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Monday Moment: We have enough time

Emma Grey

I huddled under a blanket on the sidelines of netball on Saturday with the grandmother of one of the girls in my daughter’s team. We got talking, and she said she hadn’t made it to many games because she’s recently taken up drumming and plays in a garage band on Friday nights.

She’s 66 and she’s wanted to do this since she was a teenager. She’s having formal lessons and also teaching herself with tutorials from YouTube. She found a band happy to let her jam with them once a week and she’s having the time of her life.

Inspired by this story, a friend told me her nearly 69-year-old mum now spends about six months a year teaching English in random countries. She calls it her “retirement career” and has taught in Russia, China, Vietnam, Jordan, Turkey, Egypt, Ecuador, Japan and Italy (as well as summer schools in the UK and Ireland – she’s in Glasgow now).

Another told me about her grandmother picking up a PhD in her seventies. She also started a modelling career at that age.

When we were in London a few years ago, we came across a festival in a park where you could graffiti your thoughts on a wooden wall. The quote that stood out for me was “I’m a banker, but I want to be a guitarist.”

When we’re ‘in the trenches’ with careers and young families it can feel like there’s no time to feed our passions. There’s always something ‘more important’ to be done.

But life is a whole book, isn’t it? We don’t have to cram all of the action into one chapter…

My friend Rob works in the educational field and has two teenage kids, and has always wanted to be in a rock band. He plays in one now, and loves it, and in 2014 they toured to the towns of Tingha and Coonabarabran in New South Wales where they performed for school kids and community groups and shared their love of music.

Another friend has taken up bookbinding.

Another loves scrapbooking.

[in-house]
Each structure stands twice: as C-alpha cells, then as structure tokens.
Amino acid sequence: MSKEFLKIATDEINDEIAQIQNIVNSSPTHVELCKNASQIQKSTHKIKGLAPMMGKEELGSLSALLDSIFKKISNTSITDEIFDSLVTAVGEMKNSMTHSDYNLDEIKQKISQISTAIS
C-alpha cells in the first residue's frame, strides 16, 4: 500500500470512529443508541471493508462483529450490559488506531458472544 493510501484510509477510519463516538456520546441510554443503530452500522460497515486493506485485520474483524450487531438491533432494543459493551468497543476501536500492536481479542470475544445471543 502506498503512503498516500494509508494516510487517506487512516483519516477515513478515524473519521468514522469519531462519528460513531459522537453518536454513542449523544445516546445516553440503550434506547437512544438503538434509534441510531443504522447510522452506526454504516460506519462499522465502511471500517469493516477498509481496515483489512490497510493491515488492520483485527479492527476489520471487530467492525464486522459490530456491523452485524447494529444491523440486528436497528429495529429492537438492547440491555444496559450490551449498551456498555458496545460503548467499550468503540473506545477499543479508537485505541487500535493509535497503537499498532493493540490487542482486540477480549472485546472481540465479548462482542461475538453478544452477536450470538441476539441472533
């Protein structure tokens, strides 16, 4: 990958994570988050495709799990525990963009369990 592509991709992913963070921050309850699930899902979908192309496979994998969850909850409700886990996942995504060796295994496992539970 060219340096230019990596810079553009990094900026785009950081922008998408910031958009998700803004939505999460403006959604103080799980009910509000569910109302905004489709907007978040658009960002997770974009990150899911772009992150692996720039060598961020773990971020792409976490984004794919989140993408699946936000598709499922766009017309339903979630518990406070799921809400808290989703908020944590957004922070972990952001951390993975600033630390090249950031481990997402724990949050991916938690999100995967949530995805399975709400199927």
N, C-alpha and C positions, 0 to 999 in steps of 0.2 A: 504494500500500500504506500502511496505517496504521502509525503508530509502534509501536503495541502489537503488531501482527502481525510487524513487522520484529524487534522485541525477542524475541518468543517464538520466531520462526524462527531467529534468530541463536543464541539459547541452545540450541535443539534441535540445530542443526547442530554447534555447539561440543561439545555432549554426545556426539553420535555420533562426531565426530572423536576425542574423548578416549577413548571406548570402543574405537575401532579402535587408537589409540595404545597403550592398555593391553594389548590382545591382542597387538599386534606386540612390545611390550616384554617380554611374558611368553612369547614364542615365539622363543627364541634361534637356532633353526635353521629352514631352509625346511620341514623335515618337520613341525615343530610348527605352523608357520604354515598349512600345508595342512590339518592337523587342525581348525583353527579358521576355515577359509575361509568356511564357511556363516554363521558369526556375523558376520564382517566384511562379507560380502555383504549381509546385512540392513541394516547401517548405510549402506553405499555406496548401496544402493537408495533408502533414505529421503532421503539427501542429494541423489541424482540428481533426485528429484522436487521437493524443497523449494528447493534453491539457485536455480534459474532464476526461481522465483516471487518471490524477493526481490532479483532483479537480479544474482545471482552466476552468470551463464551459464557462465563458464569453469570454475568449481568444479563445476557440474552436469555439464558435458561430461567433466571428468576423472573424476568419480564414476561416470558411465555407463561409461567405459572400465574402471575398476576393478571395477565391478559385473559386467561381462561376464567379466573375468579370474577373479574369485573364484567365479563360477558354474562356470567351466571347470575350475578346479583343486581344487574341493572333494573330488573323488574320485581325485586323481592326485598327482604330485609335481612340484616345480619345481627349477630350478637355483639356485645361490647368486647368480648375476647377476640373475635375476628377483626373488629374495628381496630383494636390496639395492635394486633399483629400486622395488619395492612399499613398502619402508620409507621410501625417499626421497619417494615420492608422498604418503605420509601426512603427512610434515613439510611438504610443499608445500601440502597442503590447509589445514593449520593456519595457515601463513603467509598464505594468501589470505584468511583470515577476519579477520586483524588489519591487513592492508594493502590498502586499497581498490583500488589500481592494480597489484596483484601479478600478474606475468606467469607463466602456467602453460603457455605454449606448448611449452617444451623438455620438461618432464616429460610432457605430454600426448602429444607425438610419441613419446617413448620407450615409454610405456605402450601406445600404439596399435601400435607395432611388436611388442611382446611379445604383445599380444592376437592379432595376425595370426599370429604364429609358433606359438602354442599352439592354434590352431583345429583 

Another fell in love with salsa dancing.

Another is training (from a standing start) for the New York Marathon and recently went skydiving.

Another has started cello lessons.

Another is doing karate.

I love writing fiction.

And many more are not chasing a passion right now because it’s not the right time, but it will be…

Perhaps we’ll do something now, or we might do it later. We might have done it when we were teenagers. We might do it in our seventies.

Our timing doesn’t matter and feeling hideously pressed for time won’t help.

Brian Andreas said, “Everything changed, the moment she realised she had enough time for all the important things in her life.”

And we do. Now. Later. It’s never too late.

What’s your ‘late bloomer’ story? Do you have a passion or hobby that you’ve pursued late in life? Share it with us in the comments below… 

Feature image courtesy of Shutterstock.

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Emma Grey

Emma Grey is the Canberra-based author of ‘Wits’ End Before Breakfast! Confessions of a Working Mum’ and ‘Unrequited: Girl Meets Boy Band’. She’s director of the life-balance consultancy, WorkLifeBliss and co-founder of a fresh approach to time-management, My 15 Minutes. She lives just over the ACT border with her two teen daughters and young son. More about the Author

  • Jane Quick

    How do you balance the need to live in the moment and not put unnecessary pressure on yourself with the reality that none of us know how much time we have left – or what shape we will be in for our remaining years. I’m now in my mid-30’s – the same age my mother was when she was diagnosed with a life altering, debilitating illness that eventually robbed her of everything. I try to tell myself that I still have plenty of time to achieve my goals and that it’s ok to put something on hold for now because you can’t do everything at once but I still feel frustrated and slightly panicked that I am not getting anywhere and the clock is ticking.